Apps have become such an essential part of our everyday lives, it is almost impossible to believe the mobile app market is still a very immature industry – especially where enterprises are concerned. While enterprises are just starting to scratch the surface of mobile, almost all of them grasp the enormous potential that it brings.
Business users are particularly intrigued with the prospect of having mobile serve as another revenue-generating channel. In a new survey undertaken by Opinion Matters, more than 200 UK and US respondents were asked about the primary goal of their new mobile app initiatives. The top aim cited was to generate revenue (64 per cent).
As the planet increasingly plugs into mobile, a new generation of apps is changing how we consume media, how we do business and how we behave. The launch of the first iPhone and the creation of the first app ecosystems precipitated the gradual restructuring of the mobile value chain and a steady shift away from the traditional pillars of the mobile economy – telco services and mobile handsets – into the app economy.
Today this app economy represents the fastest growing area in the mobile value chain. For example, in 2012 the global app economy accounted for 18 per cent of the combined app services and handset market. Estimates suggest that by 2016 this contribution will rise to 33 per cent of the combined market, equivalent to half of the handset market, and the app economy is predicted to be worth $143 billion by 2016.
This explosive growth, however, is driving a deluge of mobile app requests and chief information officers are already struggling to keep up with demand for mobile apps. As pressure for mobile app developers grows, demand will outstrip supply and companies will increasingly face hiring challenges.
The app economy represents the fastest growing area in the mobile value chain. City AM newspaper reported that demand for app developers is rising rapidly as firms invest in the app economy. The number of programming jobs in the IT sector rose by 11 per cent – or by 7,000 jobs – in the year to June, according to new figures released by accountants NoPalaver.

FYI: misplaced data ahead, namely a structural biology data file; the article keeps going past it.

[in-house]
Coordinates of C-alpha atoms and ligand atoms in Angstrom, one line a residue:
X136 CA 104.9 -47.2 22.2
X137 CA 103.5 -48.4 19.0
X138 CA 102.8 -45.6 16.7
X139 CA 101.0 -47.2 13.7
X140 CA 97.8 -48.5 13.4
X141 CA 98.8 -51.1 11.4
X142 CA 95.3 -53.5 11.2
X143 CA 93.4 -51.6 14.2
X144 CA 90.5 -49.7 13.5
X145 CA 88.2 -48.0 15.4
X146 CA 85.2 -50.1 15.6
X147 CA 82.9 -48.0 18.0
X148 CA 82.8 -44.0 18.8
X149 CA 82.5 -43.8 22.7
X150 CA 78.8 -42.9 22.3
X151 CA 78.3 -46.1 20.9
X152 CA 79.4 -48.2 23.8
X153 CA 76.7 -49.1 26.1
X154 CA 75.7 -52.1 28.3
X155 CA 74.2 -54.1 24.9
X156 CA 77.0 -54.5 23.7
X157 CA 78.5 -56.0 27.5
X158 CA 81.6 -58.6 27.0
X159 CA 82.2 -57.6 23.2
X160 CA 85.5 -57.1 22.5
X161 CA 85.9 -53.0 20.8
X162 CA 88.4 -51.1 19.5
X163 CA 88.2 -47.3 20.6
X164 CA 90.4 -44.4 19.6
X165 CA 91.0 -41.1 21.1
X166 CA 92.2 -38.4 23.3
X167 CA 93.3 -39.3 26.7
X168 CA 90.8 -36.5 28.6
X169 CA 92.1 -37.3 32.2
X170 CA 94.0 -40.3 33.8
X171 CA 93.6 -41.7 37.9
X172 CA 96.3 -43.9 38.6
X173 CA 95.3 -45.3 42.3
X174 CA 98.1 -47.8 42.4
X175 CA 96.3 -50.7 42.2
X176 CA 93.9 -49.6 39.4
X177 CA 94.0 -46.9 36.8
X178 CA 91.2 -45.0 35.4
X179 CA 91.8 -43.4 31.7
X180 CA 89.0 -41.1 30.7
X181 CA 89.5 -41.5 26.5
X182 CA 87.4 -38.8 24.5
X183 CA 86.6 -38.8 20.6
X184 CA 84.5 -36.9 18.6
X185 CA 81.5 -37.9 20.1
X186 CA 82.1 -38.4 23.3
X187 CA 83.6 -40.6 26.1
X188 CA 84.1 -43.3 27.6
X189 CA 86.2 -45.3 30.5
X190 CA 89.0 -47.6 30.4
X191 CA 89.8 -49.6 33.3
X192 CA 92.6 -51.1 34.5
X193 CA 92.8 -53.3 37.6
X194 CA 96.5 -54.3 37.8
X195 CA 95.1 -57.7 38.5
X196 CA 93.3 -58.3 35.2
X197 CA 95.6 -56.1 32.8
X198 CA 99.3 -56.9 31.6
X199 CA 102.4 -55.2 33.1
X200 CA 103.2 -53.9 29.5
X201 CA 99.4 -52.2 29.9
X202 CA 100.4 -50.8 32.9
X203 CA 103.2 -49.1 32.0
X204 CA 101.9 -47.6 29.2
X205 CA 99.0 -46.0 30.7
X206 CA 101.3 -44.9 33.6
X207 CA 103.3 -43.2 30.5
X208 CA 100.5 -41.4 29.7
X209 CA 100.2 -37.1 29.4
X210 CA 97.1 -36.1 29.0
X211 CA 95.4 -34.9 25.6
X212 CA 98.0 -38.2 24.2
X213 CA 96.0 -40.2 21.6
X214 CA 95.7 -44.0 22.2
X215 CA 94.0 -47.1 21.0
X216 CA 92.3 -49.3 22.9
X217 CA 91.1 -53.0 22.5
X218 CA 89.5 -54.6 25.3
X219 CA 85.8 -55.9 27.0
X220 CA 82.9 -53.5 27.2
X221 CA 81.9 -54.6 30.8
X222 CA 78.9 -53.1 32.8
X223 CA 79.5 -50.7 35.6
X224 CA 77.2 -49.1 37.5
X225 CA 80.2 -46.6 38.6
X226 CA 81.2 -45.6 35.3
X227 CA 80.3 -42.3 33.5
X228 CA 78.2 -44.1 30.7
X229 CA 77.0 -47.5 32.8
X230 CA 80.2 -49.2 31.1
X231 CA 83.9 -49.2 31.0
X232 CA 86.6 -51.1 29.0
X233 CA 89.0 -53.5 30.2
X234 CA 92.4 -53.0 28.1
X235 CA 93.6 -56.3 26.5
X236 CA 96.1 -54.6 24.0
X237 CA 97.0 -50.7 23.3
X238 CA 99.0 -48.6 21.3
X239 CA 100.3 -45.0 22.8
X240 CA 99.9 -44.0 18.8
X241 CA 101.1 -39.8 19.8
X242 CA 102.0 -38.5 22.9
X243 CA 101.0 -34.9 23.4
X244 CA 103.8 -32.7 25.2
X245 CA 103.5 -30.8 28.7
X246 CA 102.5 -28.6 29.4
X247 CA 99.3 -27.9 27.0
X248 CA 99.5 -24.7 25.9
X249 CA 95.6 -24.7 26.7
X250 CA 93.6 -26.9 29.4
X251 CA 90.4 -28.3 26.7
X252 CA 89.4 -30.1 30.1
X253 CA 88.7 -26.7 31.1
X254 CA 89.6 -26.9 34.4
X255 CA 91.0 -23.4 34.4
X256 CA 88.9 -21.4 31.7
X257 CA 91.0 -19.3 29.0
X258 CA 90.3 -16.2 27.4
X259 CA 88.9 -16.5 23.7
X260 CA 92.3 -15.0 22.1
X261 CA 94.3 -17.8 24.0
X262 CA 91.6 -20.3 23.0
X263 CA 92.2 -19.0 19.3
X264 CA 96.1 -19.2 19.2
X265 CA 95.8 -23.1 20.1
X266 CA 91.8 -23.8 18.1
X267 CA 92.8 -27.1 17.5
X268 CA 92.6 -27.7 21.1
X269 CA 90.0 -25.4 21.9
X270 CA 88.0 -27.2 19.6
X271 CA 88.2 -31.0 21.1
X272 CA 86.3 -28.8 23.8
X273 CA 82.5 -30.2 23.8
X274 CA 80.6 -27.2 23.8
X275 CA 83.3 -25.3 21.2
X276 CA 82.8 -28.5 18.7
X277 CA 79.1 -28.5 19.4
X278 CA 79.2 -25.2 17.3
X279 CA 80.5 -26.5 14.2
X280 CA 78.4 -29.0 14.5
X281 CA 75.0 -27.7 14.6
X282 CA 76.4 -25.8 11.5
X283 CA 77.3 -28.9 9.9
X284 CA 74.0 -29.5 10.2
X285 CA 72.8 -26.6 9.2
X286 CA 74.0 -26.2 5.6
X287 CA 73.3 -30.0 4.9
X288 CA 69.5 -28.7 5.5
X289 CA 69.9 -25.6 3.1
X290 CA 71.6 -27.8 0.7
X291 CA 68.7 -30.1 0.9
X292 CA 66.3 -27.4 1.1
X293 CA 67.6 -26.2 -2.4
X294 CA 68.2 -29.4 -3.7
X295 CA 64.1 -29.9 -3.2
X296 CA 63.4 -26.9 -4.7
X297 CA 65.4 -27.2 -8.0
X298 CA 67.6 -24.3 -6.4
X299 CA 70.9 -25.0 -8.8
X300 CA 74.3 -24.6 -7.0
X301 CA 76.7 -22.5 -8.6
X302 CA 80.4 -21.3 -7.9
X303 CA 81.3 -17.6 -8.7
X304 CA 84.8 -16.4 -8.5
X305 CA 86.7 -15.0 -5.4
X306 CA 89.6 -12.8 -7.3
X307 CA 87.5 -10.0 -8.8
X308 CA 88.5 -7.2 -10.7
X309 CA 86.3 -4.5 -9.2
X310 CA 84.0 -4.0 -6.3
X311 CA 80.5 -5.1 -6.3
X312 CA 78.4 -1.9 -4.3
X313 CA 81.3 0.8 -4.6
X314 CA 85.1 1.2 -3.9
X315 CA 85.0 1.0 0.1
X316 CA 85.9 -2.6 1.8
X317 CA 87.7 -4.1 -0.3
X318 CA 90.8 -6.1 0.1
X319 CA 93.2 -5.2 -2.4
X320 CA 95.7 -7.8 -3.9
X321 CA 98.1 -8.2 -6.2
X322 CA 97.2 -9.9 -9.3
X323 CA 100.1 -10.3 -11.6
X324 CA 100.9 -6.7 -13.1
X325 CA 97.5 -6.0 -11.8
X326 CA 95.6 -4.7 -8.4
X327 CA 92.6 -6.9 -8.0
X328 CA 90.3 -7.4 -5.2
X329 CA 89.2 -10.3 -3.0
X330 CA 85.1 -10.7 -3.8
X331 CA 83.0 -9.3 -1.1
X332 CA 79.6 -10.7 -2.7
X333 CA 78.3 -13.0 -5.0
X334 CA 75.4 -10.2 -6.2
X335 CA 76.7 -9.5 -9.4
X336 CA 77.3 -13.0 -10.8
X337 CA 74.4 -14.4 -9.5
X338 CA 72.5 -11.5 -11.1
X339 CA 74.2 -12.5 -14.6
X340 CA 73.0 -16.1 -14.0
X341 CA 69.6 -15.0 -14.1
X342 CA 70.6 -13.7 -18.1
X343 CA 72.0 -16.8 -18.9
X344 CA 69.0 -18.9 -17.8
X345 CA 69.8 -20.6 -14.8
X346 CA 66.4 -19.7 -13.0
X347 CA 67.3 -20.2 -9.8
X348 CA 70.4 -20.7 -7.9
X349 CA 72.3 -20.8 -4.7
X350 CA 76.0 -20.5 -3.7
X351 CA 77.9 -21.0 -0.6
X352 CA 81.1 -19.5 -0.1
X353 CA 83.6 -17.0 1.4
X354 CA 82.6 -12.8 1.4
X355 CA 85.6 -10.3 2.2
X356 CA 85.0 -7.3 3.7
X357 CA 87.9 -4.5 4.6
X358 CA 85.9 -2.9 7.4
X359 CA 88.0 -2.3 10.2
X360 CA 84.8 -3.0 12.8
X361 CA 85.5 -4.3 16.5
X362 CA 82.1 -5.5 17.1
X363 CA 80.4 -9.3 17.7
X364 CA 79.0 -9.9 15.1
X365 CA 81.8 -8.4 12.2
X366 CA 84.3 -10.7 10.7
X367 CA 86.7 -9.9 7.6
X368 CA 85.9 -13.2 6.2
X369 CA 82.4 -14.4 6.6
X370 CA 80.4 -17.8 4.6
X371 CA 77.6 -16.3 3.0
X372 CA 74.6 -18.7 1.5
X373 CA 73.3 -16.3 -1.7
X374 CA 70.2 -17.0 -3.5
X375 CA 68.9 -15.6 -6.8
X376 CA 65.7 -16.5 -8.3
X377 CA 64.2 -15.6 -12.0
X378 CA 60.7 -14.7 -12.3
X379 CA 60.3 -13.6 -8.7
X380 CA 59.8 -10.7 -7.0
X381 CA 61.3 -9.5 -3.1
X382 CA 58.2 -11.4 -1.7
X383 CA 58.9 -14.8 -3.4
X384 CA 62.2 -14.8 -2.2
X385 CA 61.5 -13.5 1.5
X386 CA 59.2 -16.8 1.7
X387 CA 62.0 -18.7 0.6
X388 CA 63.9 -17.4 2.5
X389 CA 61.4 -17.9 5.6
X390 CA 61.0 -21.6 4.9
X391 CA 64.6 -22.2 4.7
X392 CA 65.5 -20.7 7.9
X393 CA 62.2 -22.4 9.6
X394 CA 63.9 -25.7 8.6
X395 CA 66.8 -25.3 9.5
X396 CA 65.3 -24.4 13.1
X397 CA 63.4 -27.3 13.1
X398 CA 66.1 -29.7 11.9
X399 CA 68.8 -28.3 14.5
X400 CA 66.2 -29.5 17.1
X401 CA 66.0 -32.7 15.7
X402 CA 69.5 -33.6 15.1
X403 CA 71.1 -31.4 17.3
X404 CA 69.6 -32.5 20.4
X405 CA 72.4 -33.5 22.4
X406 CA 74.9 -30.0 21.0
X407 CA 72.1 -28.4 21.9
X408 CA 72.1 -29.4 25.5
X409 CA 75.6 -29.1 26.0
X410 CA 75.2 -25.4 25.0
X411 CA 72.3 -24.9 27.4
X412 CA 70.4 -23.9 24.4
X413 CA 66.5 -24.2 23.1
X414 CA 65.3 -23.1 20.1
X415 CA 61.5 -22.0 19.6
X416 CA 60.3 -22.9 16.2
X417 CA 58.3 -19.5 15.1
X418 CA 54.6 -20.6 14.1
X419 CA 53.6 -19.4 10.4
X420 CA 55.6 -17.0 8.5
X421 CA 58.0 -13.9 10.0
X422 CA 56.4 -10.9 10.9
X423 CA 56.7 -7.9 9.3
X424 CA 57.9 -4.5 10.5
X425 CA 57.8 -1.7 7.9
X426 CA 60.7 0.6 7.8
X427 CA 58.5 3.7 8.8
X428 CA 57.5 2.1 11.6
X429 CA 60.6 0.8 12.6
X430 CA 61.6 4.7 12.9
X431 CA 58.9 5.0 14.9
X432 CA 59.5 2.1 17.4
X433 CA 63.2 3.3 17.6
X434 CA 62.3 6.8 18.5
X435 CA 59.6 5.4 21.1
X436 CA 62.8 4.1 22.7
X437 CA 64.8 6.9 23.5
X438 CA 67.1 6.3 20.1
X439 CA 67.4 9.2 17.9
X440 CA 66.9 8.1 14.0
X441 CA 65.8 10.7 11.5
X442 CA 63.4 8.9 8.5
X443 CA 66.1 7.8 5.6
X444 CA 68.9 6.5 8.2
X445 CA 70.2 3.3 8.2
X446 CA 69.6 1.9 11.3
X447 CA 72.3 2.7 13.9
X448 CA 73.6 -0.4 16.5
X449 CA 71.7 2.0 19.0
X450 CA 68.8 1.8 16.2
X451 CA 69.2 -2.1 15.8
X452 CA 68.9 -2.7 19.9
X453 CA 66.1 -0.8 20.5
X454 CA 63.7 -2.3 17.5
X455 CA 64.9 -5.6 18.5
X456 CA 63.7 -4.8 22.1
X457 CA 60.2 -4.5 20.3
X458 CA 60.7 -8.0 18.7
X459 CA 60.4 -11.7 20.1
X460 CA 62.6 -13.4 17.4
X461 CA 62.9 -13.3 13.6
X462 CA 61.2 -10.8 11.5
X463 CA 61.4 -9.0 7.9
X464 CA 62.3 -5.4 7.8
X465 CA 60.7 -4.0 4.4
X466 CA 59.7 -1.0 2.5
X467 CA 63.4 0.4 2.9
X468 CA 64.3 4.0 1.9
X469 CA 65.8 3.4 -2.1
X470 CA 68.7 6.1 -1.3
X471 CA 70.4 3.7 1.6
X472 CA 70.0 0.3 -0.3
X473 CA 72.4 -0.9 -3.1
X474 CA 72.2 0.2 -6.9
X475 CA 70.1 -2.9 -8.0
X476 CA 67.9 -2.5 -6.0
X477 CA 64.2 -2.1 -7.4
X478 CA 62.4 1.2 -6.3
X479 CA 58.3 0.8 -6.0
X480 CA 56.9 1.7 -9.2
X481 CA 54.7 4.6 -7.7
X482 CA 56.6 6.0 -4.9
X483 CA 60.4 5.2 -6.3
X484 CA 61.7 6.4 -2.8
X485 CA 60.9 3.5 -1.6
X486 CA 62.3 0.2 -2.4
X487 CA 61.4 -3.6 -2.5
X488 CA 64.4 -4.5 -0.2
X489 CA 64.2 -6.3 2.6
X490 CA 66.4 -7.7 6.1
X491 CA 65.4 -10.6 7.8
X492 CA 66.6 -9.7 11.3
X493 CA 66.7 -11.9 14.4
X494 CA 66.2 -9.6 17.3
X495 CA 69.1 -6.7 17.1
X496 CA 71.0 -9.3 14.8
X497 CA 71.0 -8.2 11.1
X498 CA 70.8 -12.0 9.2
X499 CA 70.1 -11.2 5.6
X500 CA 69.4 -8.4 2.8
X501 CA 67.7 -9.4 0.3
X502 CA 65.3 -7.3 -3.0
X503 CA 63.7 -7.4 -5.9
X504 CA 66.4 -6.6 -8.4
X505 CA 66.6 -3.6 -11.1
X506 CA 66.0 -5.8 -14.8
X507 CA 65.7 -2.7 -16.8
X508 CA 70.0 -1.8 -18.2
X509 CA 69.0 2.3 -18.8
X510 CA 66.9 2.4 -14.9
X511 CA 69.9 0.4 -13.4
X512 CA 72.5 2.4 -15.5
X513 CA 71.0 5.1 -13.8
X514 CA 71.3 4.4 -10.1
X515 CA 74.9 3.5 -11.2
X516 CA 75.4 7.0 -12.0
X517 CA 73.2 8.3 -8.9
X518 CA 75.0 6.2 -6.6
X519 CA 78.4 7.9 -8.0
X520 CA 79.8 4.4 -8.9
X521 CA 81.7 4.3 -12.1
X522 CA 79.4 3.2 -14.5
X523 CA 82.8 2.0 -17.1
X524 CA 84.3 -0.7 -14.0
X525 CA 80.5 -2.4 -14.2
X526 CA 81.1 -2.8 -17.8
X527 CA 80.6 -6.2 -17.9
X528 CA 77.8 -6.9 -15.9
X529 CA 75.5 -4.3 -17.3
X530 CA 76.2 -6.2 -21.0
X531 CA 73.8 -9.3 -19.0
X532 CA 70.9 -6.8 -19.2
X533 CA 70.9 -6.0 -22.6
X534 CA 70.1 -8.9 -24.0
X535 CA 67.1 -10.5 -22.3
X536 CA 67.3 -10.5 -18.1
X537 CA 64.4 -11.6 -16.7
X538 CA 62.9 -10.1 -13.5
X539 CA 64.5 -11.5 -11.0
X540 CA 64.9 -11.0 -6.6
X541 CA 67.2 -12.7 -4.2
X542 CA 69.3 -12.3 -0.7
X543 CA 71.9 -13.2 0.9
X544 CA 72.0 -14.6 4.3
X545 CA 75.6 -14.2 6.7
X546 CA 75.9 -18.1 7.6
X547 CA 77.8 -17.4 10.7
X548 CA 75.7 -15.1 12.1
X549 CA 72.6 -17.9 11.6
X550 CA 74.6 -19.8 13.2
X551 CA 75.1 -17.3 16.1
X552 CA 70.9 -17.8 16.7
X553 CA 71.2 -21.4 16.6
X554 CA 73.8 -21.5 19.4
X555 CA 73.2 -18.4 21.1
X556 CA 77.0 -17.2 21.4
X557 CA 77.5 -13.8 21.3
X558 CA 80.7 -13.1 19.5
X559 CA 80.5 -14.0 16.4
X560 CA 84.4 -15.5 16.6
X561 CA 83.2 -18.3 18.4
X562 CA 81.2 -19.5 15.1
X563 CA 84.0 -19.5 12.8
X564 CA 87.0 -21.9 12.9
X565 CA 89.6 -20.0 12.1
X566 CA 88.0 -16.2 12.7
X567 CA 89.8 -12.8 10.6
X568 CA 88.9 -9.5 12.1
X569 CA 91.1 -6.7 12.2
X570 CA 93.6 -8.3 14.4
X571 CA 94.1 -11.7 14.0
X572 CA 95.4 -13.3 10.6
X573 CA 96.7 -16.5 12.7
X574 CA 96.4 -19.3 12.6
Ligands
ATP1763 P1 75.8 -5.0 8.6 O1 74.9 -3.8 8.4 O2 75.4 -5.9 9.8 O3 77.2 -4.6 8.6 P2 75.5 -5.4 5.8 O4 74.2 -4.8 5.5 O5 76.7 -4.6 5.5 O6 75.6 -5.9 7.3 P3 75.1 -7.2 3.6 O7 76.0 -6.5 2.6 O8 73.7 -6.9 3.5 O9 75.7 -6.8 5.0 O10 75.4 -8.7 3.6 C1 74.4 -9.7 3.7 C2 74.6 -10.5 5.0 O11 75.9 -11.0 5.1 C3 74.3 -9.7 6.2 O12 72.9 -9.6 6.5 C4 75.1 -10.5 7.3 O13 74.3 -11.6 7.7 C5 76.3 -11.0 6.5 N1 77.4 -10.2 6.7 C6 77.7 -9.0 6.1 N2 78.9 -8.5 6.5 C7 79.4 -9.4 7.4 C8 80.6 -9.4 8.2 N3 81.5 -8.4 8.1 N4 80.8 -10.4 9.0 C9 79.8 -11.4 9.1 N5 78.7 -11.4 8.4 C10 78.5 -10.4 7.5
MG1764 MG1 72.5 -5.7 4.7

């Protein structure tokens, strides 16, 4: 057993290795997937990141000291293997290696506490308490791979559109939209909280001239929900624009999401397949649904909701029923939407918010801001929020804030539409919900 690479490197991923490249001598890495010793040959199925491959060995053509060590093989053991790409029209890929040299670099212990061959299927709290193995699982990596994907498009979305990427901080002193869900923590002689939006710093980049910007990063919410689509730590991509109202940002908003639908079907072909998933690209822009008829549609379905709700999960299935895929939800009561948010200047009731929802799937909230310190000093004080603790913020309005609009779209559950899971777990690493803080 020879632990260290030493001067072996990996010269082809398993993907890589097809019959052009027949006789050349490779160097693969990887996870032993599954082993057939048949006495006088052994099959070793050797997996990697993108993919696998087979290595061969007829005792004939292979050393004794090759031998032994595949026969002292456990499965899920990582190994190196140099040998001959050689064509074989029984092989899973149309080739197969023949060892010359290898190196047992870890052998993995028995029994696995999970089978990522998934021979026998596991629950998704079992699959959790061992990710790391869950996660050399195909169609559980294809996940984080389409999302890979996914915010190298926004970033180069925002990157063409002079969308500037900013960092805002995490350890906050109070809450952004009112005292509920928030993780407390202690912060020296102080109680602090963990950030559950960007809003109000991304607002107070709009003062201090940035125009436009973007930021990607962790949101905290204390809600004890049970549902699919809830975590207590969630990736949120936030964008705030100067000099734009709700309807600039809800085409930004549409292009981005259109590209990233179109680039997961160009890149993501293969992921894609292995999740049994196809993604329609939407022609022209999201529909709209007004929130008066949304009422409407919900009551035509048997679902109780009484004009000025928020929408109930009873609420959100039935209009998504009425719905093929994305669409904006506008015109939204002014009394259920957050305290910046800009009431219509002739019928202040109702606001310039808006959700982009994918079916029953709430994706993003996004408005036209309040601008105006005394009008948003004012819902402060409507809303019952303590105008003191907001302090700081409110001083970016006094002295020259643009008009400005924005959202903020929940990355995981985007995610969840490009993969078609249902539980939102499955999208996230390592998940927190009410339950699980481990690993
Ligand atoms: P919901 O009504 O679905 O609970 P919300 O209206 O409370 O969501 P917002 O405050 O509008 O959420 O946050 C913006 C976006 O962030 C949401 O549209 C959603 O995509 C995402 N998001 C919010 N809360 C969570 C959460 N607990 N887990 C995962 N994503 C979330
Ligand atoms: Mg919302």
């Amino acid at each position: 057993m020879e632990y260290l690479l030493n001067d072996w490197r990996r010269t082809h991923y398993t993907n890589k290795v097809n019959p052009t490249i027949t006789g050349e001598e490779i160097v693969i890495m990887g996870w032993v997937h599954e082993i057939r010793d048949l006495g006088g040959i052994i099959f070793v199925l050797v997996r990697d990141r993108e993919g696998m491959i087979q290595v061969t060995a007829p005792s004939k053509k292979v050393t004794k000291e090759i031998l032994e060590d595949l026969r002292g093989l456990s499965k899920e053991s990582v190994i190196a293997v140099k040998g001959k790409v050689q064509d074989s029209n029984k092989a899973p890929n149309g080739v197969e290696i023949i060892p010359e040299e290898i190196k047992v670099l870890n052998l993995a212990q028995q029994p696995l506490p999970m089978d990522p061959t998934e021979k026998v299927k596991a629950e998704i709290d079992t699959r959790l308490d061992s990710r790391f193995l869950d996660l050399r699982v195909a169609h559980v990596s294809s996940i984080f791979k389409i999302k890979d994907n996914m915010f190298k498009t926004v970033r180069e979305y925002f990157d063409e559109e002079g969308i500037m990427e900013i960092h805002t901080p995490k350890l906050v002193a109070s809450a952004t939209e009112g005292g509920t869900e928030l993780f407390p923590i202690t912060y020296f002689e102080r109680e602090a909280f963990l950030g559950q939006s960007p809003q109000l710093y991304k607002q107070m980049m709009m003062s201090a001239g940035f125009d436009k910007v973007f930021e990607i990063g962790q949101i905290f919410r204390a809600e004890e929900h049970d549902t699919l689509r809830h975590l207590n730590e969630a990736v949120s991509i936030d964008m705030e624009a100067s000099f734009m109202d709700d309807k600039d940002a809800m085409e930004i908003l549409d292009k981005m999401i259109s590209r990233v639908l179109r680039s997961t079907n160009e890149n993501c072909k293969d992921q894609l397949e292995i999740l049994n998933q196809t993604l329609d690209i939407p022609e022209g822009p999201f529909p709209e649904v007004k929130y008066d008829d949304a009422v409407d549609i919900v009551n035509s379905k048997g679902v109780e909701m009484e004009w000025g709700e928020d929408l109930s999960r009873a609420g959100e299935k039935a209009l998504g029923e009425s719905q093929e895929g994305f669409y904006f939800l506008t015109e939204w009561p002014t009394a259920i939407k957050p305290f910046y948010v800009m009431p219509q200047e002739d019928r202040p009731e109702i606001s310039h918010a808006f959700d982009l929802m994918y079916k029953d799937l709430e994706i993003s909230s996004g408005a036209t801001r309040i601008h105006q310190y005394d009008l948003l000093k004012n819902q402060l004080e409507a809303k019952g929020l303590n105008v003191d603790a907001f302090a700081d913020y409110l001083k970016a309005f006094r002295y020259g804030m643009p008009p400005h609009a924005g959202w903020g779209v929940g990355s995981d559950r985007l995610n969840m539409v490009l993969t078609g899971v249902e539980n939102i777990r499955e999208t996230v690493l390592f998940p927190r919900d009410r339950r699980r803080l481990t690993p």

So where are the skills coming from? Research showed that 63 per cent of respondents already had between 11 and 25 per cent open vacancies for developers as a percentage of their current team size. Of those surveyed, 29 per cent of companies had between 26 and 50 per cent open vacancies. Only a very small percentage (6 per cent) advised that they have no open vacancies due to a shortage of developer skills.
The other consideration is what will the knock-on effect be on salaries? Likewise, what impact will not hiring have on business if organisations can’t get these much needed resources hired?
According to research, 85 per cent of those surveyed noted that they already have a mobile backlog of between one and 20 applications, with 50 per cent having a backlog of between ten and twenty apps. Growing backlogs will not only damage revenue opportunities, it will also impact competitive advantage, and stop organisations from meeting growing user and employee demand.
Clearly a number of issues are at play here. Fundamentally this is about getting the right skills on board, but few organisations have the mobile talent they need to deliver apps as fast as the enterprise demands. There is an alternative: organisations can look again at how they deliver with the resources they already have by being smarter about how they can develop apps faster – how they can automate more processes and use technology to deliver highly functional customised software.